Onyx Summit Climb

Data for Onyx Summit Climb

The last climb isn’t that hard but you are fatigued and so it feels harder than it really is.  Additionally, you are at altitude from 6,000 feet to 8,443 at Onyx Summit.  Leaving Angelus Oaks the road has a lot of rollers and you get a chance to recover from your 11 mile climb.  It is a 19 mile stretch from Angelus Oaks to Onyx Summit but it’s not until the last 10 miles that you reach a sustained climbing section.

I was struggling with cramps and just overall fatigue.  I was counting down the miles and half miles too.  I passed the 7,000 elevation sign and remembered the last time I was on the mountain.  Brandy and I had done a training ride to Big Bear City.  She was on her multi-speed and I was on my Fixed Gear with a 49 x 18 gear.
I remember climbing ahead of her and taking pictures of the elevation signs and my bike parked in front of them.   I was really suffering and my pace was slowing dramatically.  I then see the 8,000 foot elevation sign.  I think ok 443 more feet of gain and this freaking thing is done.  Back home there is a hill called Newport Coast and it is 450 feet of gain in 1.5 miles.  Thank goodness because I wouldn’t want to go another mile more.

When I reached the summit, I got my picture taken, grabbed my “medal”, grabbed some strawberries, a banana, chips, water and I was headed down the mountain immediately.   I don’t like hanging out on the top of the mountain because the descent just gets colder and colder the longer you stay up there.  Besides there is much better food available at the finish.

So there you have it my Breathless Agony report.  I didn’t experience being “breathless” because I couldn’t ride hard enough.  I was fatigued, cramped and just plain out of shape for a climbing century.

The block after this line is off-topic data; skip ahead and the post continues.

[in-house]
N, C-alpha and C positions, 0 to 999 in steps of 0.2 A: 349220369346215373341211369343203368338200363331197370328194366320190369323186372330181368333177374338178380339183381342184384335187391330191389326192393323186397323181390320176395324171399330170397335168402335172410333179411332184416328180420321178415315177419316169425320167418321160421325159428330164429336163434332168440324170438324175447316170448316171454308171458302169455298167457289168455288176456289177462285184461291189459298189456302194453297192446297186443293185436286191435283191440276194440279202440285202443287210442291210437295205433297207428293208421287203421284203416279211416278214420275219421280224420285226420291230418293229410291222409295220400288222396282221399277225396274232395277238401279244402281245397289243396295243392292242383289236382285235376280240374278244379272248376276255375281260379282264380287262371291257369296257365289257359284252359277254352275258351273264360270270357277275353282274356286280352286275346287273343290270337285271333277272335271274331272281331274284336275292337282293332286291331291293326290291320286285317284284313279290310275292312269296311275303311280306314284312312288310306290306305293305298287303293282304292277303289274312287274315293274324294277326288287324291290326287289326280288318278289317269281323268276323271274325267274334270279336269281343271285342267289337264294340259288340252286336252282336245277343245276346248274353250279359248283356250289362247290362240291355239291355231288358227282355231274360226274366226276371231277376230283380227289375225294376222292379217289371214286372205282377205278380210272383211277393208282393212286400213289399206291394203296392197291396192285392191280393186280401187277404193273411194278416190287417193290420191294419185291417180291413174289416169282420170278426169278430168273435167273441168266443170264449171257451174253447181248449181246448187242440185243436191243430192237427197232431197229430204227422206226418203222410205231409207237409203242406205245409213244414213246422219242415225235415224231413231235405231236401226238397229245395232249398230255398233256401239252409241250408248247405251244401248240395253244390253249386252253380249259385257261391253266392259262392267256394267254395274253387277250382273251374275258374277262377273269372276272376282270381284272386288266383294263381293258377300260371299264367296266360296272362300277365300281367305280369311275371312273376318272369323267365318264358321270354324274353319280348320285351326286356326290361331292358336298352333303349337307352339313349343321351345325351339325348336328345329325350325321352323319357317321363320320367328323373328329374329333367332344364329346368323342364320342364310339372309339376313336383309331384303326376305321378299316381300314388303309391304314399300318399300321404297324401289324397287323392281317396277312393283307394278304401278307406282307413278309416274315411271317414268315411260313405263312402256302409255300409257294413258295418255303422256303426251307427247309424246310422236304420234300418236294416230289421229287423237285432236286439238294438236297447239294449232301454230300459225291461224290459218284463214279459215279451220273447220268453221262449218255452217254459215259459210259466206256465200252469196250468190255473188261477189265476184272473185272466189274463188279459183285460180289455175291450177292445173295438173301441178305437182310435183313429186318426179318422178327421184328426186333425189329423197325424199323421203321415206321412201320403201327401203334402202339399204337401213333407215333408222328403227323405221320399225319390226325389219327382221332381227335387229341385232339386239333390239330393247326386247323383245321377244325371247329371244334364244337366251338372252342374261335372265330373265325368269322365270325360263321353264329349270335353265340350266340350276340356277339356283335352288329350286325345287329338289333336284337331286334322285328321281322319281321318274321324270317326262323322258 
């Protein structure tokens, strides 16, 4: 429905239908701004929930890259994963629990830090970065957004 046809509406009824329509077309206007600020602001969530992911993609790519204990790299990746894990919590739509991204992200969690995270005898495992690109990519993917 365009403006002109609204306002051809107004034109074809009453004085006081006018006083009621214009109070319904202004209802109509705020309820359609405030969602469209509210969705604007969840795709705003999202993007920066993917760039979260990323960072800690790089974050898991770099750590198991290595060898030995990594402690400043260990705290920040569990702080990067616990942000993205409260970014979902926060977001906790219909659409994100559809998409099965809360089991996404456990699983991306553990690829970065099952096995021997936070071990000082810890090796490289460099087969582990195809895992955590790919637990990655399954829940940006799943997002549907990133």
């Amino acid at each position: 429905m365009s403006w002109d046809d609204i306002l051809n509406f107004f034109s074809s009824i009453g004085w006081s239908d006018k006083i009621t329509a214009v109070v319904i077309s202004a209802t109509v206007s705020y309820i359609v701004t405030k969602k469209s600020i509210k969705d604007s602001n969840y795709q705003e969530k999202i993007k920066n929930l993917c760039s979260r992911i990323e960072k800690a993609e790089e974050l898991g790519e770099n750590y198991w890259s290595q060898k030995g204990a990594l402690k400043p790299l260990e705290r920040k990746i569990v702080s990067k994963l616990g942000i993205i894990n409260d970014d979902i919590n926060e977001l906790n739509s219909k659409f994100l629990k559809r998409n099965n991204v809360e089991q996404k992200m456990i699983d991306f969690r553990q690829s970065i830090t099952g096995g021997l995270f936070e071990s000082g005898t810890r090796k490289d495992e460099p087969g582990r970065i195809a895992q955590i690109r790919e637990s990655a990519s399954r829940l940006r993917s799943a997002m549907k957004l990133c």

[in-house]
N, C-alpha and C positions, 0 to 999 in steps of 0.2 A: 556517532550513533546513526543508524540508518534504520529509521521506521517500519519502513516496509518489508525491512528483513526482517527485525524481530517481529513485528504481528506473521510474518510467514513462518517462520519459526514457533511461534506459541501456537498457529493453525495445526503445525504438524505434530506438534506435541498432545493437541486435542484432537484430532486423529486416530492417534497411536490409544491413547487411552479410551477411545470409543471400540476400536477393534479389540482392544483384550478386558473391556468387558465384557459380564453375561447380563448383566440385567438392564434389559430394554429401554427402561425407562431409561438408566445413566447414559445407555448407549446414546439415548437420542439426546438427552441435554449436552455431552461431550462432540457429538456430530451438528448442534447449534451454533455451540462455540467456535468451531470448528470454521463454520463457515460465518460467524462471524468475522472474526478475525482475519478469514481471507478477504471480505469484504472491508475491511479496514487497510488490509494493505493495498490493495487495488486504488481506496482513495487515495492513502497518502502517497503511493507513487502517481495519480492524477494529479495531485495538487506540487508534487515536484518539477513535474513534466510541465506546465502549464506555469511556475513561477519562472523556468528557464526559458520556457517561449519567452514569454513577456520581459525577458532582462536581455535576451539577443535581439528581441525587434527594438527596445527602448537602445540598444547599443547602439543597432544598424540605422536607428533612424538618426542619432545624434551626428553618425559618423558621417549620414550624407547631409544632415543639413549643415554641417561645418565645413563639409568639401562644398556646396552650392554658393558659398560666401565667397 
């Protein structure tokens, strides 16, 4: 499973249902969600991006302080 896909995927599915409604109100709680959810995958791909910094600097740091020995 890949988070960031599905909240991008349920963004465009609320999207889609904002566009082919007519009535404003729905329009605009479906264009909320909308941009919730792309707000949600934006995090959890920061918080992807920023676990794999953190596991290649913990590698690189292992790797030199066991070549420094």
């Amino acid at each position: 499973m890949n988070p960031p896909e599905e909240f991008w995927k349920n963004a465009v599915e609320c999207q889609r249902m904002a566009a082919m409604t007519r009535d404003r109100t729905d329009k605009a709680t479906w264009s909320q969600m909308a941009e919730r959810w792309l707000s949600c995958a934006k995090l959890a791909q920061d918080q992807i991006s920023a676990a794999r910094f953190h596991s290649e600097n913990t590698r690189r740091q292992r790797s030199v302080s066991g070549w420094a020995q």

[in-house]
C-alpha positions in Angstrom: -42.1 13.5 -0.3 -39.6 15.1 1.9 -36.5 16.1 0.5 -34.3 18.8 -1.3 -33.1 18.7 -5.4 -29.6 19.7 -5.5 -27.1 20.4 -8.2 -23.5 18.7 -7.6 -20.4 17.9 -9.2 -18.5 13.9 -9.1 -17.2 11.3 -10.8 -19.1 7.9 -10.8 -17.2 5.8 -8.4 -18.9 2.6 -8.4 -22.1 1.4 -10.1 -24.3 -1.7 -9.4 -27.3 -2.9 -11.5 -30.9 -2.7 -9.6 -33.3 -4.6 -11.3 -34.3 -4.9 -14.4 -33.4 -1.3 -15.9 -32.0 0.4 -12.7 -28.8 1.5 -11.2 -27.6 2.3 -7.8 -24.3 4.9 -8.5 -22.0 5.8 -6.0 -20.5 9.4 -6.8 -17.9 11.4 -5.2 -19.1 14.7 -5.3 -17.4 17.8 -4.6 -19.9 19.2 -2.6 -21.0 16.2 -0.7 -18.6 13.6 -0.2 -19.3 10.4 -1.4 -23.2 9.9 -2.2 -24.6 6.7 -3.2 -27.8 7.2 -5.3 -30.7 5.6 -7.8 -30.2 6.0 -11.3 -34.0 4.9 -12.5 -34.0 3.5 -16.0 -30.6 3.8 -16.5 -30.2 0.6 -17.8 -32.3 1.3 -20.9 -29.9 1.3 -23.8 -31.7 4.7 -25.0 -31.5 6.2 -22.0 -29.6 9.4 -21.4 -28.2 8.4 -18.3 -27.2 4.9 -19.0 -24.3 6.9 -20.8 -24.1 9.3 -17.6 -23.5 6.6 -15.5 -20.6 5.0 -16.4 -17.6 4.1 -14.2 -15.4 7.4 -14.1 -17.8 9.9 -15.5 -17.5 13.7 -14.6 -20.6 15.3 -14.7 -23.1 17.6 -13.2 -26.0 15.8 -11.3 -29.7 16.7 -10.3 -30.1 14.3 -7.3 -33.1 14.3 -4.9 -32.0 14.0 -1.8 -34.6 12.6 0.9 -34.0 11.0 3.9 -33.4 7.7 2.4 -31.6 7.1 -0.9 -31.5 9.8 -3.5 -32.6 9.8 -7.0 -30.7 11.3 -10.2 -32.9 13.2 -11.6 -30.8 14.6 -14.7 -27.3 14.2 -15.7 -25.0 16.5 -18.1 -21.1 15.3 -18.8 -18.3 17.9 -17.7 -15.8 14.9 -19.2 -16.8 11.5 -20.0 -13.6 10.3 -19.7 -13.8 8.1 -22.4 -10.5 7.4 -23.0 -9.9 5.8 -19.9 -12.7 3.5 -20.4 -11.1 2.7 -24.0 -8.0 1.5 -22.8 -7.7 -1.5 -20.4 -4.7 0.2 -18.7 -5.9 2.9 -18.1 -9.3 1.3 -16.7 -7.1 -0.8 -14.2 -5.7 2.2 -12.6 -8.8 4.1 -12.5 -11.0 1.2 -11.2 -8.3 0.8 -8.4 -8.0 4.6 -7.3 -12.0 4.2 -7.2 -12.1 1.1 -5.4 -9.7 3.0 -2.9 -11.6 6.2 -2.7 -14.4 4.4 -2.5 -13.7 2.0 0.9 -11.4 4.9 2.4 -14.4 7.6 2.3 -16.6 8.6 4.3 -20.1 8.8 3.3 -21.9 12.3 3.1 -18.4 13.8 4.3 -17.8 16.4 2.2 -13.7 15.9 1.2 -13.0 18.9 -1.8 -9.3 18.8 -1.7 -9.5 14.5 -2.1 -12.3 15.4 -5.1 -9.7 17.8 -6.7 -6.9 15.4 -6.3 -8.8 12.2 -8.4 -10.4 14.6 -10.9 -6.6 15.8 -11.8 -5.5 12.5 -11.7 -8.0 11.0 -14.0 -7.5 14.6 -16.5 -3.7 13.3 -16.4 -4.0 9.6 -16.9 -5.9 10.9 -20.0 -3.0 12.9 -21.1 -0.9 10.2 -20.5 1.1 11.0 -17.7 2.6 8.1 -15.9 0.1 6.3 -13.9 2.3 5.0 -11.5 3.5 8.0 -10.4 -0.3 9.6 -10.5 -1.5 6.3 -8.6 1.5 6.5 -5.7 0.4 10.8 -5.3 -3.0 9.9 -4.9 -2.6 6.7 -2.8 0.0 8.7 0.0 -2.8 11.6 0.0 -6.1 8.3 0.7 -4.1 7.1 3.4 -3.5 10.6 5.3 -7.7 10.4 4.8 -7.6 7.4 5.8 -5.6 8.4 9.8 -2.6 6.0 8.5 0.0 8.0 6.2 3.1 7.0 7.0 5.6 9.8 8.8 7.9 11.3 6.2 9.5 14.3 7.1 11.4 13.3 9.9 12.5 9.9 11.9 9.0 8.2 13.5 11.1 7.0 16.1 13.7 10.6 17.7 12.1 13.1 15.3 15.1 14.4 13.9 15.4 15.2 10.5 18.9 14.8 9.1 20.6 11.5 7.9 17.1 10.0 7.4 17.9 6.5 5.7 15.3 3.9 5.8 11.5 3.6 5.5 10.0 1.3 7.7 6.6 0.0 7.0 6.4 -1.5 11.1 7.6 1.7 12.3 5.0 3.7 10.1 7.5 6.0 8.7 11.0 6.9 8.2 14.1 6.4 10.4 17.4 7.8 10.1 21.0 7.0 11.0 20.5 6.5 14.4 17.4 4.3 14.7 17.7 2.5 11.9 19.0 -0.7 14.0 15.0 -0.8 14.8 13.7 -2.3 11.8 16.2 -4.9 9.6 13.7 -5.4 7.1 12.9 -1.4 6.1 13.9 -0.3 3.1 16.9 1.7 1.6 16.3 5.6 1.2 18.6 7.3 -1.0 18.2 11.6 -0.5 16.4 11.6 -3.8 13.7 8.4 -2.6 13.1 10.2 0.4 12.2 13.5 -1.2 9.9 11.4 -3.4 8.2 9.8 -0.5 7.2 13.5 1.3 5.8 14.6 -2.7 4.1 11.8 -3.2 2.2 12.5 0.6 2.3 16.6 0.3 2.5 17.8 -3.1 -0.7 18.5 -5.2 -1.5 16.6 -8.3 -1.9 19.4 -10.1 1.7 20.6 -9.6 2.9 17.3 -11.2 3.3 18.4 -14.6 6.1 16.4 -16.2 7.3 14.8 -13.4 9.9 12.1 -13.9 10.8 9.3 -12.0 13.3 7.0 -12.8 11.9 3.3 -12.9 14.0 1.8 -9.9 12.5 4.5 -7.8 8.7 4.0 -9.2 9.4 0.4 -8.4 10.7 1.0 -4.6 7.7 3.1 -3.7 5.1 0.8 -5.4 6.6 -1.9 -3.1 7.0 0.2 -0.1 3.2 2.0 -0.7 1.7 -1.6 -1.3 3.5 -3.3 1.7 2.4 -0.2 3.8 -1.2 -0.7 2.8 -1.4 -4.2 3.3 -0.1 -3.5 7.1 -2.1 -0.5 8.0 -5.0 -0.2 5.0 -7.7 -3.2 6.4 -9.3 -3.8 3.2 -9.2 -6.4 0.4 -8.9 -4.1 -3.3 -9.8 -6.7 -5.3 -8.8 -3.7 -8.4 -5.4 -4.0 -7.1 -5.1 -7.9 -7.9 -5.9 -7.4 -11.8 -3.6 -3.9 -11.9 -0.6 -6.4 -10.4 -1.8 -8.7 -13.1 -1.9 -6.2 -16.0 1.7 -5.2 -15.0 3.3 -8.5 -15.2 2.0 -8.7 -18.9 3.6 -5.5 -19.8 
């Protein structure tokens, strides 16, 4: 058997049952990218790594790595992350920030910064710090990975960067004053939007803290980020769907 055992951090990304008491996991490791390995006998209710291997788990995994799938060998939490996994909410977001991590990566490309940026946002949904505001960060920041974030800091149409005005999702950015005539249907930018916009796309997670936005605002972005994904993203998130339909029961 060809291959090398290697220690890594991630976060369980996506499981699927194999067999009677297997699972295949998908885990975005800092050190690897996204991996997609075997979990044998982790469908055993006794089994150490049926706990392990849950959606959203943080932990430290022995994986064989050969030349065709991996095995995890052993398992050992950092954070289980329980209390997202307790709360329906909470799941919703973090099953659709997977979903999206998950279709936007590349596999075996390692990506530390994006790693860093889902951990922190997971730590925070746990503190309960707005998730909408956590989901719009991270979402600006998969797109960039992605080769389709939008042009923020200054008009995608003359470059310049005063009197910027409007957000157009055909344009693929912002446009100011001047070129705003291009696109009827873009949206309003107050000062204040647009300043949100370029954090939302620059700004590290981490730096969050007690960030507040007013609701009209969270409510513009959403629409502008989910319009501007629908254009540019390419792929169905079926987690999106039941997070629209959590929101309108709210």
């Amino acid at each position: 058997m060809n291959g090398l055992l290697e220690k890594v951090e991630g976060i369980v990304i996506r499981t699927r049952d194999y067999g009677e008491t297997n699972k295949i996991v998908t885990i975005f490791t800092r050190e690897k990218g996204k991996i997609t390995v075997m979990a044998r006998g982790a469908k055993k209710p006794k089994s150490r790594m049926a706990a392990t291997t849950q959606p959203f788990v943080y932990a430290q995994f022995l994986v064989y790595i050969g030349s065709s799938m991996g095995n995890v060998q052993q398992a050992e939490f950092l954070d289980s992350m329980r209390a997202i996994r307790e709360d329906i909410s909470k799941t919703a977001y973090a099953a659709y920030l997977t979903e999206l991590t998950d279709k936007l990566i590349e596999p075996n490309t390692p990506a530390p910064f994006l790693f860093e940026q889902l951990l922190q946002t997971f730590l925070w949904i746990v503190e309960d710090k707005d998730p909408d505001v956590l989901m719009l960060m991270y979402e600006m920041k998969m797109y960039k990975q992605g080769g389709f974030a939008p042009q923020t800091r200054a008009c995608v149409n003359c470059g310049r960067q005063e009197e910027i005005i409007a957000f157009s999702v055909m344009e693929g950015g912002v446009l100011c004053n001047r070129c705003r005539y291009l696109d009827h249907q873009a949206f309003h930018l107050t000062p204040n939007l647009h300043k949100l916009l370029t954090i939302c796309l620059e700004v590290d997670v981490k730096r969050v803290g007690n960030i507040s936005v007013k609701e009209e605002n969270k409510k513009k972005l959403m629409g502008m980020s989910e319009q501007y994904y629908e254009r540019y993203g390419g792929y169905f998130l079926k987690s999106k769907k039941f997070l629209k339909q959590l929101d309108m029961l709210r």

This painful event served as a wake-up call.  No matter the funk or personal strifes going on in my life I NEED TO RIDE BY BIKE.  My bike has always been my way of keeping myself sane and physically fit.

What’s next for the Red Eyed Vireo?  I don’t really know because I am required to work the weekends I don’t have my son.  So unless I start racing on the weekends I have my son I may not have races to report about here on my blog.  The Furnace Creek 508 looms over me as it is May now and I have only five months to get ready for it.  I won’t have the benefit of doing events at race pace.  Training alone just doesn’t replicate the demands of racing.  But you know, things have a way of sorting themselves out over time.

Thank you for reading my blog.  Please pass it along to your friends, subscribe to it, and post comments if you feel so inclined.



Hell’s Gate Hundred- Done!

Wow what an awesome ride.  The Hell’s Gate Hundred exceeded my expectations!  100 miles with 8.500 feet of climbing!  Artist Drive was a pleasant surprise.  I didn’t know that loop existed and it was very cool.  The Hell’s Gate climb that went on and on to Daylight Pass– 16 miles about 4500 feet of gain– niiice!!

I’m very happy with my performance.  I had a couple of issues early on but then had a great ride afterwards.

 I’ll post more later but I just wanted to drop a quick post.

What’s next for the Red Eyed Vireo?

I’m trying to decide if I should do the Hell’s Gate Hundred ,an event put on by AdventureCorps, on April 3.  I love doing their events because:

1. they are in Death Valley and
2. they are professionally run from the race director to the volunteers.

What’s holding me back?  Well I’m already doing the Mount Laguna Bicycle Classic on April 17th (my pre-ride here) and I’m supposed to work weekends- or at least one of the two days.

Here is the graph looks challenging and fast.  I’m 100% in but what will work say?  Stay tuned….